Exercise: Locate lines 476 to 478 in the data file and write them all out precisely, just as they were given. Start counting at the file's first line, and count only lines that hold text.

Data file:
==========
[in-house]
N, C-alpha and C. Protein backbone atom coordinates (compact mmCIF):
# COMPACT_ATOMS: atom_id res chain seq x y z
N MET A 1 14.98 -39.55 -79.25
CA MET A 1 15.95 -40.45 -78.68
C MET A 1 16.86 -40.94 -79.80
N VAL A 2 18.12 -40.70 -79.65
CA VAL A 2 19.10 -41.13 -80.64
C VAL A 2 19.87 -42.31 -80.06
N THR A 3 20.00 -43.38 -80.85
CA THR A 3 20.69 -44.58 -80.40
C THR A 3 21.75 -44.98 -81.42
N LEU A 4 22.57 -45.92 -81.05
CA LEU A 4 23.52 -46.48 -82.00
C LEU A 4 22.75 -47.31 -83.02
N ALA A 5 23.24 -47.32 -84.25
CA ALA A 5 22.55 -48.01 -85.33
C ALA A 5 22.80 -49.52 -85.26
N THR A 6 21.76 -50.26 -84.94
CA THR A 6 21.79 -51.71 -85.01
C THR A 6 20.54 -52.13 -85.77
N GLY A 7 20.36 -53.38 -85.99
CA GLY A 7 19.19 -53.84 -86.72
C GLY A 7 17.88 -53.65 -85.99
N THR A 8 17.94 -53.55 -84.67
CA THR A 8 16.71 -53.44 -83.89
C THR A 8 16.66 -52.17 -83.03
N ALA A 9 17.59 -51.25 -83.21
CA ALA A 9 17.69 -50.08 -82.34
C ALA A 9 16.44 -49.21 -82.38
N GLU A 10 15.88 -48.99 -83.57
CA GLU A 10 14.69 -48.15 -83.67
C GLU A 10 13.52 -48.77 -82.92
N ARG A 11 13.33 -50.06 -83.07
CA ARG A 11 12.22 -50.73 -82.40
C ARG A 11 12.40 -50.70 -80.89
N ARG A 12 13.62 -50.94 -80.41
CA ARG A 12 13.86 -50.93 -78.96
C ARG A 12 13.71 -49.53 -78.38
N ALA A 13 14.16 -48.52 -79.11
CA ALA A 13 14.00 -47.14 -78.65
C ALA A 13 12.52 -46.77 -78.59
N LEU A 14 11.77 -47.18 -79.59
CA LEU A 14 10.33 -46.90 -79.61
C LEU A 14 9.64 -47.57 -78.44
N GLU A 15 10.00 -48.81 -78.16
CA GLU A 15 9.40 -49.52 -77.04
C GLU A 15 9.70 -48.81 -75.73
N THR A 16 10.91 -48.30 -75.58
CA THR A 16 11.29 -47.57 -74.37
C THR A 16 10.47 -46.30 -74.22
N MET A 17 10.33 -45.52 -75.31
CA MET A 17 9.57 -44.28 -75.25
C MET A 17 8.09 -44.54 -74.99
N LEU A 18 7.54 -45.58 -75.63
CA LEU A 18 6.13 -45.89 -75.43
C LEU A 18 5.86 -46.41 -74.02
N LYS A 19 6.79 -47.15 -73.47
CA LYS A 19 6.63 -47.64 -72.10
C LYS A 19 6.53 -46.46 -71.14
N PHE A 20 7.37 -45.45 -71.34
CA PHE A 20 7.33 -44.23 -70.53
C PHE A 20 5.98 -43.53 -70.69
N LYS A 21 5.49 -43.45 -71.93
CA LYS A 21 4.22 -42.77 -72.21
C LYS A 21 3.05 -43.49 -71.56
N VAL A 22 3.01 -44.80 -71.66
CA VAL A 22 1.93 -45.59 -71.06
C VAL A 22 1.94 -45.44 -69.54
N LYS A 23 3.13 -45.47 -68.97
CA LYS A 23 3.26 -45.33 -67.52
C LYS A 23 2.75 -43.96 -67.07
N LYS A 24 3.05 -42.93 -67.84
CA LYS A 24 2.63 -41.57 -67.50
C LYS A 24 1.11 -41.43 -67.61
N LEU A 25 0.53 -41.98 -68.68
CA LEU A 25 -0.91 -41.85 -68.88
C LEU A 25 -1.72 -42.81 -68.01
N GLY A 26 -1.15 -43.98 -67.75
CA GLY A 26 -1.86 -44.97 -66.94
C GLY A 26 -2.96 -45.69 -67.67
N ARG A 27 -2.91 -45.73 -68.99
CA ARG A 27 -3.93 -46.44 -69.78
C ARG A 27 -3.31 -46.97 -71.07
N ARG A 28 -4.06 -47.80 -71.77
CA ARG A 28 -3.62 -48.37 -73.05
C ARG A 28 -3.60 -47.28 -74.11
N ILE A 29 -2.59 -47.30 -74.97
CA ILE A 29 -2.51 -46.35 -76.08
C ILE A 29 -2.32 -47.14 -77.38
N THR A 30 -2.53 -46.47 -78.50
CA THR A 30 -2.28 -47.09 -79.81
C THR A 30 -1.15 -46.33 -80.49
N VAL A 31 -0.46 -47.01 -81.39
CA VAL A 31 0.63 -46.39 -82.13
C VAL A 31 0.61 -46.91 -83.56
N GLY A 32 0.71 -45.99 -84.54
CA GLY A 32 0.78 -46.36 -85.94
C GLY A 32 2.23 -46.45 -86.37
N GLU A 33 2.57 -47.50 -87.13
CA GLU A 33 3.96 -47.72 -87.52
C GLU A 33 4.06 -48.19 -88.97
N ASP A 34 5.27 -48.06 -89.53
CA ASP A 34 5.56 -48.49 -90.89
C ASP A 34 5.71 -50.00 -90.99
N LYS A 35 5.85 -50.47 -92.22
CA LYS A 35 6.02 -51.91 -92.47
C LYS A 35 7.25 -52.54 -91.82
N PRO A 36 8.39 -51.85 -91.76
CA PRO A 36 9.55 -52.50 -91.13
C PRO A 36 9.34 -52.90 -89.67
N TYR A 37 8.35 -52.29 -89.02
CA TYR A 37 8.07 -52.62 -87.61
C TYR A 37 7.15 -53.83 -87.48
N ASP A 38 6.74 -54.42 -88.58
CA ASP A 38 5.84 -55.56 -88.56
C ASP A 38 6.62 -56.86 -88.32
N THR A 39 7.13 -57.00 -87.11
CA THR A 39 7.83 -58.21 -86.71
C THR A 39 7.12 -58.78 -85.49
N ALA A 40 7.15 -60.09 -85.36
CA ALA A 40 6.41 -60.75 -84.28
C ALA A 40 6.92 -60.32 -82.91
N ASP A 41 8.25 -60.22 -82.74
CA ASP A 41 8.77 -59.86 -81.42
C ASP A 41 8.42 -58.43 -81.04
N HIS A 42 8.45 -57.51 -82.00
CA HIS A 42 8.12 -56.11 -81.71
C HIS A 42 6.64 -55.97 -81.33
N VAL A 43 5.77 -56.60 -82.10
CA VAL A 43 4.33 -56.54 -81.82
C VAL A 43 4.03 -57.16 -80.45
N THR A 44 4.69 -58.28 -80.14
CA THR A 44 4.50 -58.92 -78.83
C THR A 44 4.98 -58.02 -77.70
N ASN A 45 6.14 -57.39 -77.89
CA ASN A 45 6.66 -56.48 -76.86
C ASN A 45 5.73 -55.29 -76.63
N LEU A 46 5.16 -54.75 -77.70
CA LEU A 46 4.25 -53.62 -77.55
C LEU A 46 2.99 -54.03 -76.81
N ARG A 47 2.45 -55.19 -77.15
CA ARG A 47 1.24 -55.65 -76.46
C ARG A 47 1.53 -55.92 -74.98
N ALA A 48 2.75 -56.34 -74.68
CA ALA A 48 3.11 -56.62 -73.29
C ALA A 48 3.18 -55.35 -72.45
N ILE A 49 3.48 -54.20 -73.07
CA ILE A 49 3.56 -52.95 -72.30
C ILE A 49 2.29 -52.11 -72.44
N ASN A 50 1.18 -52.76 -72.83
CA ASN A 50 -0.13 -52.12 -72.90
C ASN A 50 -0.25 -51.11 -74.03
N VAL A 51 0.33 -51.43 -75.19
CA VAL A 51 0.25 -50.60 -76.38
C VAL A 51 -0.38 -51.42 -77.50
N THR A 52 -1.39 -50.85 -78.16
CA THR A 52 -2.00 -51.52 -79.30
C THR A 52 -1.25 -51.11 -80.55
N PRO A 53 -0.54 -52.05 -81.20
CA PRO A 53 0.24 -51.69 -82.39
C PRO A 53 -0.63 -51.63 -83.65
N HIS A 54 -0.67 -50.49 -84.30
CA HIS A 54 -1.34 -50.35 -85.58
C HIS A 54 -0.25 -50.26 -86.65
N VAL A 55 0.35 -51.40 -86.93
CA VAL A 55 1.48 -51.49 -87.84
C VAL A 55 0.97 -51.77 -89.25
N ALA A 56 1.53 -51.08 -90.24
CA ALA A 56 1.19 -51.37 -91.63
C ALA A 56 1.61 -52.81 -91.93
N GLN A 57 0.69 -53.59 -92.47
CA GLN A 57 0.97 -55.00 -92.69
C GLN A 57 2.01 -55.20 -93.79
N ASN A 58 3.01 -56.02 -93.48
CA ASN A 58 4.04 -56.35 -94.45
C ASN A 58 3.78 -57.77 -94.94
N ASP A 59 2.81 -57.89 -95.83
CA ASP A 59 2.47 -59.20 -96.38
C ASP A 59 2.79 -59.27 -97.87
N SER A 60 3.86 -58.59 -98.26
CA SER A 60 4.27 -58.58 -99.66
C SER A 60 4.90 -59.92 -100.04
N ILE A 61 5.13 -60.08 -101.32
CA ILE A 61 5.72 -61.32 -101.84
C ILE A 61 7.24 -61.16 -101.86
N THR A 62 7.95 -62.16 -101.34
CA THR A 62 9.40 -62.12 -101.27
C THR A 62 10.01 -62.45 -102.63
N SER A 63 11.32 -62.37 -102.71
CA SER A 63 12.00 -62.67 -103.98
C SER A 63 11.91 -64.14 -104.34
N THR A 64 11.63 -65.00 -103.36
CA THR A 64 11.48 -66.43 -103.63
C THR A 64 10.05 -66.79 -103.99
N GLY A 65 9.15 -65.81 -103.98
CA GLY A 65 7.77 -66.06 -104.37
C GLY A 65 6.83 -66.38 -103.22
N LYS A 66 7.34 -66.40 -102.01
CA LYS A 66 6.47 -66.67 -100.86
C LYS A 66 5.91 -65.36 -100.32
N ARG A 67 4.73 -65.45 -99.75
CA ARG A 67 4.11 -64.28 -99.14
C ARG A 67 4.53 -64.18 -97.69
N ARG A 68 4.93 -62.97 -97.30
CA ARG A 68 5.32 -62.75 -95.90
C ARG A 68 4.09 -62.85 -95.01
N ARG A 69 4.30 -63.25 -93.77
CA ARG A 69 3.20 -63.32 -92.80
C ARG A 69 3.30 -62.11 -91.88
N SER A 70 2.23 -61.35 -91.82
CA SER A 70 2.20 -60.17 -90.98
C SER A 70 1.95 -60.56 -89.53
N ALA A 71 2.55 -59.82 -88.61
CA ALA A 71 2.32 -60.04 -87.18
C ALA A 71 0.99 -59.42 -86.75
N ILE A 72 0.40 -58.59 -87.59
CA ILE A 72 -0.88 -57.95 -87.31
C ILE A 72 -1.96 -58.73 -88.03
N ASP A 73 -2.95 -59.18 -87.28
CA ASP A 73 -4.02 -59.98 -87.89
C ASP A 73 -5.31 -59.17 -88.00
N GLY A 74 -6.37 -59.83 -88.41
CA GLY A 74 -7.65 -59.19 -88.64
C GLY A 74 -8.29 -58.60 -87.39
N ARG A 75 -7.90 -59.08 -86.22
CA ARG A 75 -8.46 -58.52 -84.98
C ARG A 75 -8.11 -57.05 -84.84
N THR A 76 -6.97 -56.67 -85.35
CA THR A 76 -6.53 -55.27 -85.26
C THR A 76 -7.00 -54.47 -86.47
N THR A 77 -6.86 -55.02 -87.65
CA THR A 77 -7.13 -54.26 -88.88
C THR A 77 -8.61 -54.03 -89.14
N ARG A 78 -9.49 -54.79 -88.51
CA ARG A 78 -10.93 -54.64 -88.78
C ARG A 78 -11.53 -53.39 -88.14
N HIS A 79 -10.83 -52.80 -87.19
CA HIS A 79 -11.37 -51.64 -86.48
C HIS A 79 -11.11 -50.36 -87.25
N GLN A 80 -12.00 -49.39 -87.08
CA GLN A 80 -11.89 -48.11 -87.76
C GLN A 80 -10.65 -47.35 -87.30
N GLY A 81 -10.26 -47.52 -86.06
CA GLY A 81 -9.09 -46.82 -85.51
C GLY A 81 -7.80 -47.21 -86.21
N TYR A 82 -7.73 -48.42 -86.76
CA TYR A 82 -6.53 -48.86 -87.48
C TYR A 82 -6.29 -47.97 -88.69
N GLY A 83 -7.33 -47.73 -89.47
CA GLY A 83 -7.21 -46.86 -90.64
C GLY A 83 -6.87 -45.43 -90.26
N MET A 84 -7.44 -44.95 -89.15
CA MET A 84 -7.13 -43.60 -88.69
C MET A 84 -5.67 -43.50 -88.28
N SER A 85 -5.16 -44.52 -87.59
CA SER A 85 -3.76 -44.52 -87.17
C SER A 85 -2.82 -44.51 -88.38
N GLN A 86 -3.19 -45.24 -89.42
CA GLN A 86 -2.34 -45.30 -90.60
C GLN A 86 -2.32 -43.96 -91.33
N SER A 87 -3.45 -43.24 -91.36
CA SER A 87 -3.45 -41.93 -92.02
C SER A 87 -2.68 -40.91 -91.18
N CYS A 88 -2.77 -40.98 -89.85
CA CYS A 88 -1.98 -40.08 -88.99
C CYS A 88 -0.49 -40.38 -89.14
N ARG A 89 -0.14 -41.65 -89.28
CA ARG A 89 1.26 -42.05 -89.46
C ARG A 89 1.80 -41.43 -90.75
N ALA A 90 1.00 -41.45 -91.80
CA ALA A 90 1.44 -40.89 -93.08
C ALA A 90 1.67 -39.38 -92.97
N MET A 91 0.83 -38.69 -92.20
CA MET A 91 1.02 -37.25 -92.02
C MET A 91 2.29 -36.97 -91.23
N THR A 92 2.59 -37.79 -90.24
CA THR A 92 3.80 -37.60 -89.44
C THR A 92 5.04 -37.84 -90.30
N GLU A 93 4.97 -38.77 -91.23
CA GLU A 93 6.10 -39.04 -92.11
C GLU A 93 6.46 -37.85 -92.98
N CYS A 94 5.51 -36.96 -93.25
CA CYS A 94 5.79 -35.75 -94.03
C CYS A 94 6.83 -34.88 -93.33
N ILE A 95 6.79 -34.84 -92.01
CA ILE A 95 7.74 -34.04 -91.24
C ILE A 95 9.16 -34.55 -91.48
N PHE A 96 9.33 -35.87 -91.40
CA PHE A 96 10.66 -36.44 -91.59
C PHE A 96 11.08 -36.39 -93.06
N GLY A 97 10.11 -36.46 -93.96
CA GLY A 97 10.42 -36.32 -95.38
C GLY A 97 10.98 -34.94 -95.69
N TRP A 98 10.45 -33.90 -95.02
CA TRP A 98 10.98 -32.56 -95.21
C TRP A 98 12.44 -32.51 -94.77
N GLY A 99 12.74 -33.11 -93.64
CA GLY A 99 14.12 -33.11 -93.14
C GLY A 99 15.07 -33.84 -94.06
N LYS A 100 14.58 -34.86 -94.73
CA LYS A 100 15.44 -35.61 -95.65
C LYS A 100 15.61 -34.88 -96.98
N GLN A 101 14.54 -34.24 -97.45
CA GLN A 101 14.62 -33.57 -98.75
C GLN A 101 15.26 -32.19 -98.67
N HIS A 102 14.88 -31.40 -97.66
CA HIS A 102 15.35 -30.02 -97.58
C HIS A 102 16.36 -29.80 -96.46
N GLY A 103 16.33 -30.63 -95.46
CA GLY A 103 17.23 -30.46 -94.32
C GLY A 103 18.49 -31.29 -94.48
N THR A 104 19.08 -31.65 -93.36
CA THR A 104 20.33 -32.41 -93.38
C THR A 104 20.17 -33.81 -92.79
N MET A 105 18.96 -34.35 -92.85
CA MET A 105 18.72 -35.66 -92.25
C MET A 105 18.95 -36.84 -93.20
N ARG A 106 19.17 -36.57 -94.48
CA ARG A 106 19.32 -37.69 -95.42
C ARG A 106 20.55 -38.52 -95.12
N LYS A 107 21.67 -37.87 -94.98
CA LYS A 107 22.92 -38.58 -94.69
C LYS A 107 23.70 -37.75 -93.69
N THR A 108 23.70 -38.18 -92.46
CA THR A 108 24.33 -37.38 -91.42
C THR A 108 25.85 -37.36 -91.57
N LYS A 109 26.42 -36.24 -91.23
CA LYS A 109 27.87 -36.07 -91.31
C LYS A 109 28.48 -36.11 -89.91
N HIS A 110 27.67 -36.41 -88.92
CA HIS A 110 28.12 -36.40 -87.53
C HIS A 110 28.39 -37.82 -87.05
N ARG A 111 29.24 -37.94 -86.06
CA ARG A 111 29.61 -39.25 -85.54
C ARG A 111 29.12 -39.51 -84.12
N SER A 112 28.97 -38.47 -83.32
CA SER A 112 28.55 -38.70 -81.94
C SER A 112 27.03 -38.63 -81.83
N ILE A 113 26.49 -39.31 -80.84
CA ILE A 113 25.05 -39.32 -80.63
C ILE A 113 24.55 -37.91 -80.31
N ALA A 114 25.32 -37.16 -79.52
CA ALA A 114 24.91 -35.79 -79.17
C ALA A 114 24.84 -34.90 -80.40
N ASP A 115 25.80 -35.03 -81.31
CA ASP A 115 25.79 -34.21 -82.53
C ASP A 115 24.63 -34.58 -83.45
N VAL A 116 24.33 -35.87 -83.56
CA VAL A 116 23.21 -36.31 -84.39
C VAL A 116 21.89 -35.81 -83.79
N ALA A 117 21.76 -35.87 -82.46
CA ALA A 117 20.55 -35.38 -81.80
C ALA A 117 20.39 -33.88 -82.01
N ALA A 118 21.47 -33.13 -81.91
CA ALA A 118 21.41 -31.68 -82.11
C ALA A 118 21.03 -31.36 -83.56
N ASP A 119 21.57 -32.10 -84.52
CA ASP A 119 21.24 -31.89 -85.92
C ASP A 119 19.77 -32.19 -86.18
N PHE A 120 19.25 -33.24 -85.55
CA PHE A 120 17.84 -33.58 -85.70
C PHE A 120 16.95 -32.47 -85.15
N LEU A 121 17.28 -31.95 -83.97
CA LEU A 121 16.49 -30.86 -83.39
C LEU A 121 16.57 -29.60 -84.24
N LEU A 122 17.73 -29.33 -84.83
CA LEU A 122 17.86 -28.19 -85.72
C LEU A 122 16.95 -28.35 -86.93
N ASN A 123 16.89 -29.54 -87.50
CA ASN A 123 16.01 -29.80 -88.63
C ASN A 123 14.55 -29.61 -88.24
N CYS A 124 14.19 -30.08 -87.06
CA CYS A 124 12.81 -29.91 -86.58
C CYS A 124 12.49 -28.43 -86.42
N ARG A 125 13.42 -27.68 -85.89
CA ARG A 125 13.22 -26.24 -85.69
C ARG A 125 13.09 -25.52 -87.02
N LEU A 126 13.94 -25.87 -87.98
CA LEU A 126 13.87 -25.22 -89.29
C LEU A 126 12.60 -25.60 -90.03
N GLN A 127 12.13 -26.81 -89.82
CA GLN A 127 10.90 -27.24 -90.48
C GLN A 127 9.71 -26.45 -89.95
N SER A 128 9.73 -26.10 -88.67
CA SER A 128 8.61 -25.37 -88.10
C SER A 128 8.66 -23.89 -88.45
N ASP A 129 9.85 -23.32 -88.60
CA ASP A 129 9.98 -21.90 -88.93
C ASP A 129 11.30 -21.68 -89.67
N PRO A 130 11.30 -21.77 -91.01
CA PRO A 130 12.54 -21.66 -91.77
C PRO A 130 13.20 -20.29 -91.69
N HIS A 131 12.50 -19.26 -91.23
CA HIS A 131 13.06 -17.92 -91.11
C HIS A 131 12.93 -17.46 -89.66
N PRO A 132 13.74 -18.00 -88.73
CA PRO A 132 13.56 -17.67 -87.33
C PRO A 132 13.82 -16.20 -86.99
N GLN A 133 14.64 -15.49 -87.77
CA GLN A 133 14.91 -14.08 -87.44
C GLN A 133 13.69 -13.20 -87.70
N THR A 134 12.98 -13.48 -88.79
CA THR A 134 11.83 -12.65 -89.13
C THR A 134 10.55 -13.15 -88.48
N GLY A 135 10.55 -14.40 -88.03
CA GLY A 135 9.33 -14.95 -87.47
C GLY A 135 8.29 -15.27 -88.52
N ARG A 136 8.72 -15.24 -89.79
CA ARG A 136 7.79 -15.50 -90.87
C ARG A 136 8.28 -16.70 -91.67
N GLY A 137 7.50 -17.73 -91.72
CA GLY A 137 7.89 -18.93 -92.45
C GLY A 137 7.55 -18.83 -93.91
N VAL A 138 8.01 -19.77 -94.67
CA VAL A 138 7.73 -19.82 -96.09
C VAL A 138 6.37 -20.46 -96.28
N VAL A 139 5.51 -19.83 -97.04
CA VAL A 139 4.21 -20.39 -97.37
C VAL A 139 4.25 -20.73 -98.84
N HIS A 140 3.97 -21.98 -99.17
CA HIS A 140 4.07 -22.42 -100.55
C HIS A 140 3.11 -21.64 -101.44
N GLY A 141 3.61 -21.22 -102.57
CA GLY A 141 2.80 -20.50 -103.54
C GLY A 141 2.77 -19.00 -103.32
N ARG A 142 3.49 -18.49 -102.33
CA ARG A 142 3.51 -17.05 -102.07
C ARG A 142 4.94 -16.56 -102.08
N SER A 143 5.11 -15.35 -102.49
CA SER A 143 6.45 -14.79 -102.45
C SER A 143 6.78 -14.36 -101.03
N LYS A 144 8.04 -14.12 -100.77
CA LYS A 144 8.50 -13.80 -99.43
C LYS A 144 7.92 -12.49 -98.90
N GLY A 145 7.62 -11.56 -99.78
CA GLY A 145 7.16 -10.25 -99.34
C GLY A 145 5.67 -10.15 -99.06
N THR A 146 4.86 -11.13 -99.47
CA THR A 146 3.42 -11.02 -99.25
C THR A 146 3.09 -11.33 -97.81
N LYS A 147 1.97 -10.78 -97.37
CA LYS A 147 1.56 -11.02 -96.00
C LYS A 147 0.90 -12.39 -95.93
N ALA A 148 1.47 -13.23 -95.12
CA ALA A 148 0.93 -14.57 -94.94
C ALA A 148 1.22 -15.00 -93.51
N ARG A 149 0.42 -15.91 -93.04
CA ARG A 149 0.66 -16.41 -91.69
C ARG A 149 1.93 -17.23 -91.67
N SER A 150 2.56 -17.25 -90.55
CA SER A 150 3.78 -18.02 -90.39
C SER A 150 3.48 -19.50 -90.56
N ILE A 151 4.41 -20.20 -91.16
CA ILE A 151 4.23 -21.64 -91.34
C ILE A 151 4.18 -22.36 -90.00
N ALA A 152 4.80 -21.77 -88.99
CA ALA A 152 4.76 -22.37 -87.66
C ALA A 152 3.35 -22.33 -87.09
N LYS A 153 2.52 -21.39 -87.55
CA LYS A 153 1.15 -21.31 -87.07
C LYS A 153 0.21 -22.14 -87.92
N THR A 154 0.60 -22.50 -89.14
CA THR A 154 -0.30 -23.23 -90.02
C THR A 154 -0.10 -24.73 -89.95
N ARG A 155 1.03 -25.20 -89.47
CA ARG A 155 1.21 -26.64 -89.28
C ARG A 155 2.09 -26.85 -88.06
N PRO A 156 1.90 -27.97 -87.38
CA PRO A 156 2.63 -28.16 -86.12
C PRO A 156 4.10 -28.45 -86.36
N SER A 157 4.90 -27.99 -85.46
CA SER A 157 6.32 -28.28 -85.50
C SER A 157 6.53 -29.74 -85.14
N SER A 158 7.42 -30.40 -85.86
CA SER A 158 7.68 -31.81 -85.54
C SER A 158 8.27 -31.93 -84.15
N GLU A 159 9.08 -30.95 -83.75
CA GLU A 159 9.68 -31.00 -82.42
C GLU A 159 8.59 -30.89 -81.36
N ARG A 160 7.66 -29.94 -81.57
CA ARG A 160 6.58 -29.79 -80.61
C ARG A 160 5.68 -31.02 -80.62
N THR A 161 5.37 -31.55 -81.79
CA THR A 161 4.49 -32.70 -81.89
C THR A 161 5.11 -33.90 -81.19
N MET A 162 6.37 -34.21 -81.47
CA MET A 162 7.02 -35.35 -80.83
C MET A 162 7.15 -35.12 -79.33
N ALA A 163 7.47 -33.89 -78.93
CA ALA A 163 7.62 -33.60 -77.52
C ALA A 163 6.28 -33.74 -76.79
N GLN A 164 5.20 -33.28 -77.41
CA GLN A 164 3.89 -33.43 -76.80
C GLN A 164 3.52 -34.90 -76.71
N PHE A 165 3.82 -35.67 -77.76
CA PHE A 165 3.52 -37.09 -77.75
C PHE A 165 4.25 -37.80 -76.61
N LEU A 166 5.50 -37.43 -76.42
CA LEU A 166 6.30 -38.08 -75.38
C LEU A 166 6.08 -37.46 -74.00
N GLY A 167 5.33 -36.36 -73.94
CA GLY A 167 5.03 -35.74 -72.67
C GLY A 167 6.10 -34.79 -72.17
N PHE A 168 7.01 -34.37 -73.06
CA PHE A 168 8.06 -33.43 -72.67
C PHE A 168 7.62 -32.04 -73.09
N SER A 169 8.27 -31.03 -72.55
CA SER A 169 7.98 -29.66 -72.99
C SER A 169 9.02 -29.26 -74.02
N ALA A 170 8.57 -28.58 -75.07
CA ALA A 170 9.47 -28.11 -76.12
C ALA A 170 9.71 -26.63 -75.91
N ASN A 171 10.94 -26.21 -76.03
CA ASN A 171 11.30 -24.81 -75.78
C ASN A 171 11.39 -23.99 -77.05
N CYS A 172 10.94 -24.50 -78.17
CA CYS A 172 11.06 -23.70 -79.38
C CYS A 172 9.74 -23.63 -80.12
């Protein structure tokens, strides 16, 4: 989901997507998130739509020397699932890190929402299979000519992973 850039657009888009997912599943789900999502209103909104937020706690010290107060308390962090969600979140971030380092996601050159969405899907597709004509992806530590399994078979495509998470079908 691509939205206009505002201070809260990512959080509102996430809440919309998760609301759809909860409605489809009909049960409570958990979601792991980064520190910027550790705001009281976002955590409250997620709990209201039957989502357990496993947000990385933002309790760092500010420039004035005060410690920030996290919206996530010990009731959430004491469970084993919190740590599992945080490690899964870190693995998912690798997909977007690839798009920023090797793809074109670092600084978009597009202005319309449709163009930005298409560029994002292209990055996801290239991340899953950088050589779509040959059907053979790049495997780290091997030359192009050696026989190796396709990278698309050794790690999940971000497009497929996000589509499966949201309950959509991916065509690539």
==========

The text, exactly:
CA SER A 158 7.68 -31.81 -85.54
C SER A 158 8.27 -31.93 -84.15
N GLU A 159 9.08 -30.95 -83.75